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walmart

...a radical idea:
Treating customers and employees right i
s good business

costco
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Costco vs. Wal-Mart

- Statistics
Comparing some workplace statistics, as reported by the companies.

 Employees covered by company health insurance
  Costco - 82%
Wal-Mart - 48%
Insurance-enrollment waiting periods (for part-time workers)
  Costco - 6 months
Wal-Mart - 2 years
Portion of health-care premium paid by company
  Costco - 92%
Wal-Mart - 66%
Annual worker turnover rate
  Costco - 24%
Wal-Mart - 50%
Company Size 
  Costco - fourth-largest U.S. retailer
Wal-Mart - world's largest retailer
Fulltime employee's average hourly wage
  Costco - $17
Wal-Mart - s $9.68.
CEO's total 2004 pay
  Costco - James Sinegal [Issaquah, Washington-based] $2.7 million
Wal-Mart - H. Lee Scott [Bentonville, Arkansas] $17.9 million

http://reclaimdemocracy.org/articles_2004/costco_employee_benefits_walmart.html

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Why don't other companies (including Wal-Mart) see the logic?

By compensating employees generously to motivate and retain good workers, one-fifth of whom are unionized, Costco gets lower turnover and higher productivity [than Walmart] duh!

Costco's average hourly wage of $15.97 is 38% higher than Wal-Mart's Sam's Club pays its workers. Costco's annual health cost per worker is almost 65% higher than Wal-Mart's (and Costco covers 82% of its workers, versus only 47% of WalMart workers who are covered). And Costco's retirement costs per worker are almost double Wal-Mart's.

Why don't other companies (including Wal-Mart) see the logic in Costco's strategy? What is it about corporate culture that leads senior executives to think they can get away with treating employees as chattel and simply pay as little as possible?

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Now, imagine if Wal-Mart followed the example of Costco. What would be the effect on the economy if Wal-Mart raised their wages for their employees? ...it would be a major overall positive impact on the economy, especially on the workers at Wal-Mart. More at I Shopped At Costco >

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The Wal-Mart Effect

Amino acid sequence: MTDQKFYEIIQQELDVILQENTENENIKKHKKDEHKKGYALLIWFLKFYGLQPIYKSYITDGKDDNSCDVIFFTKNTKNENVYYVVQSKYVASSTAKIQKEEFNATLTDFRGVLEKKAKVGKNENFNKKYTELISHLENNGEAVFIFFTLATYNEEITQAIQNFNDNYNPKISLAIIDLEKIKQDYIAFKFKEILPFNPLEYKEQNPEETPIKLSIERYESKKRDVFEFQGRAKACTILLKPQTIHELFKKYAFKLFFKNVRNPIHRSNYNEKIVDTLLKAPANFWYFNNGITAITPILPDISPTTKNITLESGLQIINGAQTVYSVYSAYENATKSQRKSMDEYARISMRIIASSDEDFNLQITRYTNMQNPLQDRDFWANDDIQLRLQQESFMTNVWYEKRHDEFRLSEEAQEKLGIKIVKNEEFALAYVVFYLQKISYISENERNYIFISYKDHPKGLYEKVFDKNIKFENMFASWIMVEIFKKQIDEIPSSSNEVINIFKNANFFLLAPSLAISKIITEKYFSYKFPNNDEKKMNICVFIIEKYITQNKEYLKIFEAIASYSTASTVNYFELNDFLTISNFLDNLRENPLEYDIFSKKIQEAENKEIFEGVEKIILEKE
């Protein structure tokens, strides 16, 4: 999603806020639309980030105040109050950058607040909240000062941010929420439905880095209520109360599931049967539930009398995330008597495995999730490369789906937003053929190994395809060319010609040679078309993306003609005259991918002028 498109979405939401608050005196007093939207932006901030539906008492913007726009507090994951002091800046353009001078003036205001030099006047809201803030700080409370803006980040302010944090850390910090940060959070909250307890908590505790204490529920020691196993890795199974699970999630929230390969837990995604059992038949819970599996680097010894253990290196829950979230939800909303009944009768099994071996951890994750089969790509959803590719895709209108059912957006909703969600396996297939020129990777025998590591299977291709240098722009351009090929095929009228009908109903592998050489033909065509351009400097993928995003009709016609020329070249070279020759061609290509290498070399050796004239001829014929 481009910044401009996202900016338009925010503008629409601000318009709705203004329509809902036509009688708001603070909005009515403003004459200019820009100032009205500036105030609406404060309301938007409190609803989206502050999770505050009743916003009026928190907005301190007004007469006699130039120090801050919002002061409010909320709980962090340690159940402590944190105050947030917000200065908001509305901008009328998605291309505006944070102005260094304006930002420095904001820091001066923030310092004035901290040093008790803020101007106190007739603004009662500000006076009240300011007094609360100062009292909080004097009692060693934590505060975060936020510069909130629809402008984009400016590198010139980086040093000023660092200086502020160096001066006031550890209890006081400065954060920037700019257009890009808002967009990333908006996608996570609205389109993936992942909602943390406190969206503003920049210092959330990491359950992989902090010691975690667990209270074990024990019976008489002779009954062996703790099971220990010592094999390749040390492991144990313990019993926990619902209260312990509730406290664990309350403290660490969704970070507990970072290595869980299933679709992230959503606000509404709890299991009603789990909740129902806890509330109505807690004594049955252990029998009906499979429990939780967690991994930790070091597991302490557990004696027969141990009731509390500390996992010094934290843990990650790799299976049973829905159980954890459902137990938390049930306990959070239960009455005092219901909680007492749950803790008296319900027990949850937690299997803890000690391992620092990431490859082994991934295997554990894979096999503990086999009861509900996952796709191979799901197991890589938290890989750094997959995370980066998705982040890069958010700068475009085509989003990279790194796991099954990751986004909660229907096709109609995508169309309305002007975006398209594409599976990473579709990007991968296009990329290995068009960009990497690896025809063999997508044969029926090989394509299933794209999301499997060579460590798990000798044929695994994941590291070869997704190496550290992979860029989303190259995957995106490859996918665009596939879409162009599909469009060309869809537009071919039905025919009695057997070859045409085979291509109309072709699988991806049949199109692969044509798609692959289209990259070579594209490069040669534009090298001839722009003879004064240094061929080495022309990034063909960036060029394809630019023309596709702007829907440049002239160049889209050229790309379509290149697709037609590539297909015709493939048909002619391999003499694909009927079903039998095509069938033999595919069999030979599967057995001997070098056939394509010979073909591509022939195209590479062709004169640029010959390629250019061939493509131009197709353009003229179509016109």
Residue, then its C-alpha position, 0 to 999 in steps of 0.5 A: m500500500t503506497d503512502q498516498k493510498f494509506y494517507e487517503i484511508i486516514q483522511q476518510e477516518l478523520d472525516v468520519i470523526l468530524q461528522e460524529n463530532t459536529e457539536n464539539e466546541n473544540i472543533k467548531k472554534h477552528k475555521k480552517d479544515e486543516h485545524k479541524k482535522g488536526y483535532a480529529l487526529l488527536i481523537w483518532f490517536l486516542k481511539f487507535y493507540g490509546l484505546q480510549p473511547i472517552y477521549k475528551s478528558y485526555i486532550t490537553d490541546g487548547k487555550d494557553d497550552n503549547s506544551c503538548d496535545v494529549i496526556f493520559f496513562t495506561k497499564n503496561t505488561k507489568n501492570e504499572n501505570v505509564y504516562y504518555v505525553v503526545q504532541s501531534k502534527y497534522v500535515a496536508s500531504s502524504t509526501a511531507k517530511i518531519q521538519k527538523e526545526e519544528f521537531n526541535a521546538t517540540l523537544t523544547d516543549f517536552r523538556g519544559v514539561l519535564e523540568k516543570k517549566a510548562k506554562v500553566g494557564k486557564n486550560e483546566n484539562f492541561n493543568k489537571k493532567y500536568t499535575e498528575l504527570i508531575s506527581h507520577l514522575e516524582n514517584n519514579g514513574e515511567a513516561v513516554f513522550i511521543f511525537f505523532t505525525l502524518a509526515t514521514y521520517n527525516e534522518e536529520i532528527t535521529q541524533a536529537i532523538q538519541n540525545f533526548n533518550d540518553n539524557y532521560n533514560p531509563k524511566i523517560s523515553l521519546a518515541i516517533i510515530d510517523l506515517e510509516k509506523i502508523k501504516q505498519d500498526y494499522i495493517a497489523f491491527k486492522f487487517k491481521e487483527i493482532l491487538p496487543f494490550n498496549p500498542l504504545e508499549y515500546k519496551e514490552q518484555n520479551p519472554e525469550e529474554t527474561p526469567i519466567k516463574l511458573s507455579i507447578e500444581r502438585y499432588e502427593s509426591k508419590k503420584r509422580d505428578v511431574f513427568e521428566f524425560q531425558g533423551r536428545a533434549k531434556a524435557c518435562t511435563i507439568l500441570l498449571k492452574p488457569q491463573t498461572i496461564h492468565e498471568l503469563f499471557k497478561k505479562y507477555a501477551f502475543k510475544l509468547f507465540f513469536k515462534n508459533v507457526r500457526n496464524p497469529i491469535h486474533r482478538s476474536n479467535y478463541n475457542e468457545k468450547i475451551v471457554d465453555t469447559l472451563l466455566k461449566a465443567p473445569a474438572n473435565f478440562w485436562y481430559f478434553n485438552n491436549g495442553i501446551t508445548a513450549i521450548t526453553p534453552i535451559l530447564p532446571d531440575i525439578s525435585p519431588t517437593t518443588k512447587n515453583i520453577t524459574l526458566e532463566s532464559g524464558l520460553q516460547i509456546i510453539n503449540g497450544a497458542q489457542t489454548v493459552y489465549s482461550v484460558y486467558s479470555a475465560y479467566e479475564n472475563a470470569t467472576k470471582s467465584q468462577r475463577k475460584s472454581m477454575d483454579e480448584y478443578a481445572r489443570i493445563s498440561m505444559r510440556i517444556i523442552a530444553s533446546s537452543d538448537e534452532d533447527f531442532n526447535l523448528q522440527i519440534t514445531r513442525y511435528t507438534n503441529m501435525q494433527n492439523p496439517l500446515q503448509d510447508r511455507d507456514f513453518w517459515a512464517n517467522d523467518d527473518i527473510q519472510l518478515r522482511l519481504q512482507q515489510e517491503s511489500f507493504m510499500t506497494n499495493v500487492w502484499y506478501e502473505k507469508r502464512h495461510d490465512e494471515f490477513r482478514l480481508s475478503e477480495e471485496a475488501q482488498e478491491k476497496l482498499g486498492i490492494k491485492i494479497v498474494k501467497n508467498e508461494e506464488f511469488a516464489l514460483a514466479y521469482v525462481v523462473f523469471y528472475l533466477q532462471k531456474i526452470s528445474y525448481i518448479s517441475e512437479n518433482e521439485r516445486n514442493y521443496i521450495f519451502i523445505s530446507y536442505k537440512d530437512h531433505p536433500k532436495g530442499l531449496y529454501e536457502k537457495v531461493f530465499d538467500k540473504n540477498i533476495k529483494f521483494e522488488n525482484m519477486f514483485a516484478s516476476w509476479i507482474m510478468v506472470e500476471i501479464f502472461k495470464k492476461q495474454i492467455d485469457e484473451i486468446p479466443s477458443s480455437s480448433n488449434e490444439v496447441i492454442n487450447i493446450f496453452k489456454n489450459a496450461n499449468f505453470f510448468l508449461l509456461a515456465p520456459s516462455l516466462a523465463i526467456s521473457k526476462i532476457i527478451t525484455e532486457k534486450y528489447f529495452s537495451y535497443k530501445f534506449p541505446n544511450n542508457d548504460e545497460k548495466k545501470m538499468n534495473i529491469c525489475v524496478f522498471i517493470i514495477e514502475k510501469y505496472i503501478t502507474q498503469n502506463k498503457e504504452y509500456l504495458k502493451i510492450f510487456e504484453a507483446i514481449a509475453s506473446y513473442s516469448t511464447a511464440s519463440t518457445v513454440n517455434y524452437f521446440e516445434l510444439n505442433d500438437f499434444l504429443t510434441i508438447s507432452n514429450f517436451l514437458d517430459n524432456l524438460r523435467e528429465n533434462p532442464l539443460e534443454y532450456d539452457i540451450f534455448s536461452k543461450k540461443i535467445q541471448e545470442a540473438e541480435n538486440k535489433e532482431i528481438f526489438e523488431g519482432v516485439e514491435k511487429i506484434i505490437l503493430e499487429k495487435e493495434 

-A model on the march

As the world's largest corporation and the nation's leading retailer rapidly expands into core urban areas from its original base in small Southern and Midwestern towns, Wal-Mart stores (especially its huge Supercenters with grocery departments) face many objections. Their size destroys community character (the National Trust for Historic Preservation recently said superstores threatened the entire state of Vermont); they create traffic problems and urban sprawl, and they leave behind ugly, unused hulks as business strategies shift (371 Wal-Marts currently stand empty).

Wal-Mart's low-road labor strategy drives countless other companies to cut wages and benefits of both retail and manufacturing workers and to buy more products from lowest-wage producers overseas, leading to what critics call the "Walmartization" of America.

While Wal-Mart competition does lower prices, it also depresses wages and eliminates jobs. One 1999 study reported that 1.5 jobs had been lost for every job that Wal-Mart createD.
But "Walmartization of America has a broader impact than just retail workers," says Greg Denier, spokesman for the United Food and Commercial Workers, which represents grocery workers. "Wal-Mart probably has had more negative impact on manufacturing than on other jobs in the United States.

Wal-Mart also squeezes American consumer goods producers, forcing them to cut labor costs, move overseas or be replaced by foreign suppliers. Accounting for 10 percent of all U.S. imports from China in 2002, the corporation even pressures wages downward in poor countries, from El Salvador to Bangladesh. It also drives competitors to import more, pushing the True Value hardware store cooperative to boost imports from less than 1 percent of its products to 18 percent.

Wal-Mart also shifts many of its costs to taxpayers (or other businesses that indirectly pay costs of Wal-Mart's underinsured employees). A recent study by Good Jobs First, an organization that monitors economic development policies, found that state and local governments had given at least $1 billion in subsidies to stores and distribution centers.

Wal-Mart also pays so little that many of its workers rely on state healthcare subsidies, food stamps, housing vouchers and other public aid. According to a recent study by the University of California at Berkeley Center for Labor Research and Education, California alone spends $10 billion annually to subsidize Wal-Mart and similar low-wage employers. Congressional Democratic staff calculates that federal taxpayers pay $2,103 per year in subsidies for the average Wal-Mart worker

http://www.inthesetimes.com/site/main/article/774/

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Health Insurance Issues

Read It and Cry!
http://walmartwatch.com/home/pages/healthcare

Endgame Profile of Wal-Mart
http://www.endgame.org/walmart.html

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The Company [Costco] is proving Wall Street wrong...

If Wal-Mart represents red-state America's ruthless race to the bottom line, then Issaquah-based retailer Costco offers a blue-state alternative. The company is proving Wall Street wrong by adhering to a radical idea: Treating customers and employees right is good business. More >

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